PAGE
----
Gaeilge - Caoimhín

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Re: Gaeilge - Caoimhín

Postby linguoboy » 2013-02-13, 13:36

kevin wrote:
Ciarán12 wrote:Well "ˠ " and "ʲ" are the only two I think you'll find for Irish. Unfortunately, they don't have the same effect on all consonants, so the "broad" consonants (followed in IPA by "ˠ ") and the "slender" consonants (followed in IPA by "ʲ") kind of have to be learned off individually.

Is that true to this extent with actual phonetic transcription? I always thought there was some system behind it that and I would just have to learn what it is.

In a narrow phonetic transcription, some consonants might be transcribed slightly differently. For instance, the palatalised velar stops (phonemically /kʲ, gʲ/, or even /kʹ, gʹ/, depending on your conventions) are generally represented as true palatals ([c,ɟ]).

kevin wrote:
It's generally true that "broad" consonants are followed by a short glide (a [w] if the consonant is labial and a kind of velar [w] else where) and that "slender" consonants are followed by a [j]-glide, but (for me anyway) that's not the only thing that changes in some cases.

So would actually define the difference using the glide sounds? The way I read it so far is that the difference is in the consonants themselves and the glide sounds are just artefacts that happen to occur when you pronounce a slender consonant next to a broad vowel (or vice versa).

What you say is true, kevin, but one approach the proper pronunciation is to concentrate of producing the artefacts and then try to pare back their expression until you're really only modifying the consonant itself.

kevin wrote:
Also, I have many instances of neither velar nor palatalised consonants ("bean", for example - I do not pronounce this as [bjan̪], but more as [ban] (maybe [bɛ̯an̪]), but "beart" is [bjaɹt̪] to me).

Great. Any way to predict this?

Unlike Ciarán, I don't have this sort of contrast. [bjaɹt̪] sounds overpronounced to me.
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Re: Gaeilge - Caoimhín

Postby Ciarán12 » 2013-02-13, 14:23

linguoboy wrote:
kevin wrote:
Ciarán12 wrote:Well "ˠ " and "ʲ" are the only two I think you'll find for Irish. Unfortunately, they don't have the same effect on all consonants, so the "broad" consonants (followed in IPA by "ˠ ") and the "slender" consonants (followed in IPA by "ʲ") kind of have to be learned off individually.

Is that true to this extent with actual phonetic transcription? I always thought there was some system behind it that and I would just have to learn what it is.

In a narrow phonetic transcription, some consonants might be transcribed slightly differently. For instance, the palatalised velar stops (phonemically /kʲ, gʲ/, or even /kʹ, gʹ/, depending on your conventions) are generally represented as true palatals ([c,ɟ]).


I was thinking of slender /r/, which I have as [ʐ] or [ʒ]. I don't think anyone pronounces it as an alveolar tap followed by a j-glide (something that sounds more like it belongs in Japanese than Irish).

linguoboy wrote:
kevin wrote:
It's generally true that "broad" consonants are followed by a short glide (a [w] if the consonant is labial and a kind of velar [w] else where) and that "slender" consonants are followed by a [j]-glide, but (for me anyway) that's not the only thing that changes in some cases.

So would actually define the difference using the glide sounds? The way I read it so far is that the difference is in the consonants themselves and the glide sounds are just artefacts that happen to occur when you pronounce a slender consonant next to a broad vowel (or vice versa).

What you say is true, kevin, but one approach the proper pronunciation is to concentrate of producing the artefacts and then try to pare back their expression until you're really only modifying the consonant itself.


You've lost me.

linguoboy wrote:
kevin wrote:
Also, I have many instances of neither velar nor palatalised consonants ("bean", for example - I do not pronounce this as [bjan̪], but more as [ban] (maybe [bɛ̯an̪]), but "beart" is [bjaɹt̪] to me).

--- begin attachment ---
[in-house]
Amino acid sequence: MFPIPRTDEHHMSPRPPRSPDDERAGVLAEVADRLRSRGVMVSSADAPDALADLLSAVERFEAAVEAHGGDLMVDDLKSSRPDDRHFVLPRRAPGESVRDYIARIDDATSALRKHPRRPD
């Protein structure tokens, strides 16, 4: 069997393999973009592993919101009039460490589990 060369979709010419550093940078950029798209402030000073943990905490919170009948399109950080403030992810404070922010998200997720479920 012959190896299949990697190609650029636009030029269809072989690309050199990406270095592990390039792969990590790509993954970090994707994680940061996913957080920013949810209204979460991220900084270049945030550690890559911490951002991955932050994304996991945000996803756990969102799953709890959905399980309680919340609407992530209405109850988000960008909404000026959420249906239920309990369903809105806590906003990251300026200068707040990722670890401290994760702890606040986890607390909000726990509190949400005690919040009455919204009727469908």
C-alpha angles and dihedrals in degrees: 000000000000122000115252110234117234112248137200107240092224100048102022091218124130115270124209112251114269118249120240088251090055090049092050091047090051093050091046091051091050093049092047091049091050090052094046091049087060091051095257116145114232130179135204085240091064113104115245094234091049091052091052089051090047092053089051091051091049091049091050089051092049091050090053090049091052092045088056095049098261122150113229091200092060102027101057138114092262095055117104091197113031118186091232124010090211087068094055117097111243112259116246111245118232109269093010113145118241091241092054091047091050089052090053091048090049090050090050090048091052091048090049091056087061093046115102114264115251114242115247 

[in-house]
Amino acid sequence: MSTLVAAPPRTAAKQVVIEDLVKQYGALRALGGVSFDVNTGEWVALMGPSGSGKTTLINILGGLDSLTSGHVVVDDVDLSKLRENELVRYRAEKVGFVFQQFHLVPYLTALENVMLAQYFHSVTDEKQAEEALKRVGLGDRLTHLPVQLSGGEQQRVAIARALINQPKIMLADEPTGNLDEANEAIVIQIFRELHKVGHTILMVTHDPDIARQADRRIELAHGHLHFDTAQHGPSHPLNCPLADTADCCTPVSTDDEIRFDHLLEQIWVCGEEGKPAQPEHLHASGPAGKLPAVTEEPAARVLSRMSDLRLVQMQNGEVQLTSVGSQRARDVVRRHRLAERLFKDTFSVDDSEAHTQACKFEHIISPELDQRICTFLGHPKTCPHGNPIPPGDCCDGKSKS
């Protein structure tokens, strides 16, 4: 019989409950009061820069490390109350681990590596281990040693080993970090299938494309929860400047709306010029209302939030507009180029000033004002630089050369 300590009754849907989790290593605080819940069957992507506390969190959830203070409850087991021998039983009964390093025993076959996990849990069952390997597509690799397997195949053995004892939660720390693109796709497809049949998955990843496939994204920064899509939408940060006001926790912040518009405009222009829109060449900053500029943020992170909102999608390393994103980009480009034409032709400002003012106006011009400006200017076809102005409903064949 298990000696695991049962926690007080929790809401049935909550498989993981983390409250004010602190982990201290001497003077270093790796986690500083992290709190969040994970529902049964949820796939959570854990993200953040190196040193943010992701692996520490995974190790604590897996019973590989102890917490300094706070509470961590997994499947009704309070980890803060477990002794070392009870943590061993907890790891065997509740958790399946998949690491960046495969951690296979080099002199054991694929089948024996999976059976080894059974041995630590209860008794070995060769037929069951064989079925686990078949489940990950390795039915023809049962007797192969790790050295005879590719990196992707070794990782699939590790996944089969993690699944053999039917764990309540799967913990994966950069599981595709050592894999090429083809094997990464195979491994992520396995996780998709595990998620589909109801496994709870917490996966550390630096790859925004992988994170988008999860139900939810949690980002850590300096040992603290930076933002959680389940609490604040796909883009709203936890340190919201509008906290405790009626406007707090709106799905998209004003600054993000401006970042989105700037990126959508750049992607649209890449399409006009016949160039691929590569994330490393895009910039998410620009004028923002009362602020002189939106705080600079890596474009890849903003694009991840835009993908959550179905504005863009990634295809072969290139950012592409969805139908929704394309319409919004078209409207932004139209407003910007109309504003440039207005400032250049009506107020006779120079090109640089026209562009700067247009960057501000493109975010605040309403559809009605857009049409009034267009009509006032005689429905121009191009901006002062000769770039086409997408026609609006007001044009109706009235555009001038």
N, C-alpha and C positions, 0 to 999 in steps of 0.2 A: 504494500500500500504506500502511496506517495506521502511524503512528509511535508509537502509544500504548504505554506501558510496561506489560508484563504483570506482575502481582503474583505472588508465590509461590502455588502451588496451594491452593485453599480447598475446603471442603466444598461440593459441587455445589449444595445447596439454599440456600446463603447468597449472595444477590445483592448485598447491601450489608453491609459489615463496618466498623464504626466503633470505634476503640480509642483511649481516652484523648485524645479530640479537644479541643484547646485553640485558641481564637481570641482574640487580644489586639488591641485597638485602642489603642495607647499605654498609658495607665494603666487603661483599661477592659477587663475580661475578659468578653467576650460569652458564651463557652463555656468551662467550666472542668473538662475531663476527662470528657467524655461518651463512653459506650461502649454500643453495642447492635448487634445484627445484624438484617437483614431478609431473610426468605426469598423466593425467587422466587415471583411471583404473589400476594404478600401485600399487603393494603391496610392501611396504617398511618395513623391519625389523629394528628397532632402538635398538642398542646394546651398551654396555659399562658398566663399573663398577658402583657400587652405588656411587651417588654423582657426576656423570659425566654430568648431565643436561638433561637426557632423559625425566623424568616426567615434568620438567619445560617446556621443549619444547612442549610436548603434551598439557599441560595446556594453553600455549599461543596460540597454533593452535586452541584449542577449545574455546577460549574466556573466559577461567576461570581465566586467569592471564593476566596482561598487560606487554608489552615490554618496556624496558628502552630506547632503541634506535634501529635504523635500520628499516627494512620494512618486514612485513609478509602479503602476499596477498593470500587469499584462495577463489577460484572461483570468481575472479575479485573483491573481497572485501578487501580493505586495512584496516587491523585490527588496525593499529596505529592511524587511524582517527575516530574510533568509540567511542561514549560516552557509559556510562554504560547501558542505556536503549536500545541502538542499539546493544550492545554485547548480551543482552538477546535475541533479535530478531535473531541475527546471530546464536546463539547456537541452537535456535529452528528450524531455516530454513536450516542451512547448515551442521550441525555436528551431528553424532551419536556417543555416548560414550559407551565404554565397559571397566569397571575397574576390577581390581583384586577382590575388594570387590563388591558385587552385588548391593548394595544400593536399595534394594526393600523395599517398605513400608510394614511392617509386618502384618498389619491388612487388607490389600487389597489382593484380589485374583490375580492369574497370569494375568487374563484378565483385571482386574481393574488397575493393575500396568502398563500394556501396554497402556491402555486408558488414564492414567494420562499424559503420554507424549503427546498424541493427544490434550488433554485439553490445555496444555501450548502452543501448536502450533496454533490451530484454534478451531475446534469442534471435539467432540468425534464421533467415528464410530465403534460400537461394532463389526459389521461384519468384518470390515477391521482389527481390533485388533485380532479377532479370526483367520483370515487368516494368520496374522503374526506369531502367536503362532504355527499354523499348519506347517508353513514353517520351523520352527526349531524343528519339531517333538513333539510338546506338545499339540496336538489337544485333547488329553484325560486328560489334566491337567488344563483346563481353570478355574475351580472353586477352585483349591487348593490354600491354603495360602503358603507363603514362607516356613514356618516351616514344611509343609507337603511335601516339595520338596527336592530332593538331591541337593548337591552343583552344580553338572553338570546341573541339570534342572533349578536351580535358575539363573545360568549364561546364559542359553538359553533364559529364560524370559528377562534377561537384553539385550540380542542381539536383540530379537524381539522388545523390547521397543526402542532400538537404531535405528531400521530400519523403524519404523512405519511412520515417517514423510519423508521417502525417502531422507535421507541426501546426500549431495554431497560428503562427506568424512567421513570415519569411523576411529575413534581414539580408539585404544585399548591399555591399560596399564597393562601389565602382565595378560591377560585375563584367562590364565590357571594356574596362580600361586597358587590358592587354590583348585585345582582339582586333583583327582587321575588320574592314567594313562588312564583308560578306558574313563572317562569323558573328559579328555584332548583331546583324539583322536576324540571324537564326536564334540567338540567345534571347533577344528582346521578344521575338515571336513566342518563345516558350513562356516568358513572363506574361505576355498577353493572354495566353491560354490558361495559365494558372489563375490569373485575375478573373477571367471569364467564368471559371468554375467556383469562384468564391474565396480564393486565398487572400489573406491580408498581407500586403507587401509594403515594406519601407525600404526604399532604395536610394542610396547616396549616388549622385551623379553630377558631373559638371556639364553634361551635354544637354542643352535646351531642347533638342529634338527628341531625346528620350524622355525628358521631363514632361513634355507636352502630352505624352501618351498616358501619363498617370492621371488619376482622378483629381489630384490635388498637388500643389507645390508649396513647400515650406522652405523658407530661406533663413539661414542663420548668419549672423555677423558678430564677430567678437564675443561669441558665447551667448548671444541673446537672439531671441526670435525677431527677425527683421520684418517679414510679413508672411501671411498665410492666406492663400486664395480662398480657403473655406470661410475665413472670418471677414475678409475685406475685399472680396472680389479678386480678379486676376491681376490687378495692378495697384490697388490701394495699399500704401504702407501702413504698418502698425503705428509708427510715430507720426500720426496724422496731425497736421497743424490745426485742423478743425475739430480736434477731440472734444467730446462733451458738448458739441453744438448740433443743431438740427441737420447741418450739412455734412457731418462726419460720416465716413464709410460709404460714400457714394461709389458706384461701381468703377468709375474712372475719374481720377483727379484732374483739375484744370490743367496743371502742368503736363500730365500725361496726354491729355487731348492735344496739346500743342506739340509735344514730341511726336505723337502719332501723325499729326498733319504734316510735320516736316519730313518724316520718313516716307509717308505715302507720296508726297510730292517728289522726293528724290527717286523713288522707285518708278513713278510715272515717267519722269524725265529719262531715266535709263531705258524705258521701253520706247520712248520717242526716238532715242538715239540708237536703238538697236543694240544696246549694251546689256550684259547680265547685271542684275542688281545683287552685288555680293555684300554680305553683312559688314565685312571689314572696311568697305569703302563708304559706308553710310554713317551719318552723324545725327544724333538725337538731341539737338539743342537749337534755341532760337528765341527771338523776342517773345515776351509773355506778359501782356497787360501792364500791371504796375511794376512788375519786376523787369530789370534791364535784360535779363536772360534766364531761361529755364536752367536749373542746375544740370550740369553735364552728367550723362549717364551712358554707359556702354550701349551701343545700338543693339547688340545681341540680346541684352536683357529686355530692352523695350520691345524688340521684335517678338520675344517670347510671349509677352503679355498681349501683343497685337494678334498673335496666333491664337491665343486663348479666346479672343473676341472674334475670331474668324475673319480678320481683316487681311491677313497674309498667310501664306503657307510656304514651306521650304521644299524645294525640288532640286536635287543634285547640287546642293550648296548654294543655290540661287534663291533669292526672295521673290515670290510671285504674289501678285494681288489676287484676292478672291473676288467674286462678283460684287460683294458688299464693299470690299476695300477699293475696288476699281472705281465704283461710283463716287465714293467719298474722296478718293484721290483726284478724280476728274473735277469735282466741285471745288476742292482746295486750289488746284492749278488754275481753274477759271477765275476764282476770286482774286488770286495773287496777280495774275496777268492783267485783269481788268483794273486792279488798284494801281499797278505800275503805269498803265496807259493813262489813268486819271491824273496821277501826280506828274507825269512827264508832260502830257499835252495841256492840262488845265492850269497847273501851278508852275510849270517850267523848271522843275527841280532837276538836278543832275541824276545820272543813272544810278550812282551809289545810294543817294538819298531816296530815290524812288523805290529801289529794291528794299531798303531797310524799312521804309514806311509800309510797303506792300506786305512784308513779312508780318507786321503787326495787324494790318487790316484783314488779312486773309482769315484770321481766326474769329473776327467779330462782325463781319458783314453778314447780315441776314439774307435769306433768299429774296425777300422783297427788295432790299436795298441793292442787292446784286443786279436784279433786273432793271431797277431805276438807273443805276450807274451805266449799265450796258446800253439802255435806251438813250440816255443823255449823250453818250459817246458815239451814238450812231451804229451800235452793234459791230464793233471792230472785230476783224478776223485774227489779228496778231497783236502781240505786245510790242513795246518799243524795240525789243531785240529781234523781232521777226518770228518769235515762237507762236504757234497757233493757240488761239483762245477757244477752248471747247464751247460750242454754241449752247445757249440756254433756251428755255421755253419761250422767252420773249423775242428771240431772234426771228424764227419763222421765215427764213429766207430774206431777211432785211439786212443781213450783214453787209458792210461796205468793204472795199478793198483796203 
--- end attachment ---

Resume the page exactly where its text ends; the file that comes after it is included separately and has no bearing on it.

Great. Any way to predict this?

Unlike Ciarán, I don't have this sort of contrast. [bjaɹt̪] sounds overpronounced to me.


The [j] in there is by analogy with "neart". In any case, it still stands that I (and I think many other "genuine" speakers) have a three way distinction of consonants - palatal, velarised and normal (you even alluded to having a 'normal' /f/ in "deirfiúr" I think) in a spelling system that only distinguishes palatal and velar.

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Re: Gaeilge - Caoimhín

Postby linguoboy » 2013-02-13, 15:37

Ciarán12 wrote:The [j] in there is by analogy with "neart". In any case, it still stands that I (and I think many other "genuine" speakers) have a three way distinction of consonants - palatal, velarised and normal (you even alluded to having a 'normal' /f/ in "deirfiúr" I think) in a spelling system that only distinguishes palatal and velar.

You mean because I wrote [d̪ɾʲɪˈfuːɾˠ] and not [d̪ʲɾʲɪˈfʷuːɾˠ]? Personally I think indicating labialisation on a labiovelar before a labial vowel is IPA overkill, but YMMV. (Leaving off velarisationpalatalisation of the /d/ was just sloppiness. Because most clusters agree in slenderness or broadness, the usual convention in phonemic transcription is to indicate it only once, i.e. /drʹəˈfuːr/. But this is unacceptable for a strict phonetic transcription which is what I was aiming for there. IPA is hard; let's go shopping.)

I don't understand what "normal" means here. When I listen to Gaeltacht speakers, every consonant is clearly velarised/labialised or palatal/palatalised. There really is no third option.
Last edited by linguoboy on 2013-02-13, 16:03, edited 1 time in total.
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Re: Gaeilge - Caoimhín

Postby Ciarán12 » 2013-02-13, 15:52

linguoboy wrote:I don't understand what "normal" means here. When I listen to Gaeltacht speakers, every consonant is clearly velarised/labialised or palatal/palatalised. There really is no third option.


What about words like <bí>? Do you really have a glide after [b] there, as in [bji:]? That sounds very strange to me.

I think the thread is getting a little derailed here BTW.

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Re: Gaeilge - Caoimhín

Postby linguoboy » 2013-02-13, 16:17

Ciarán12 wrote:What about words like <bí>? Do you really have a glide after [b] there, as in [bji:]? That sounds very strange to me.

I don't have a glide; I have palatalisation. You're the one who's inserting a glide after slender consonants, according to your transcriptions. You might be hearing palatalisation before front consonants as "normal" because you have a bit of it in your English.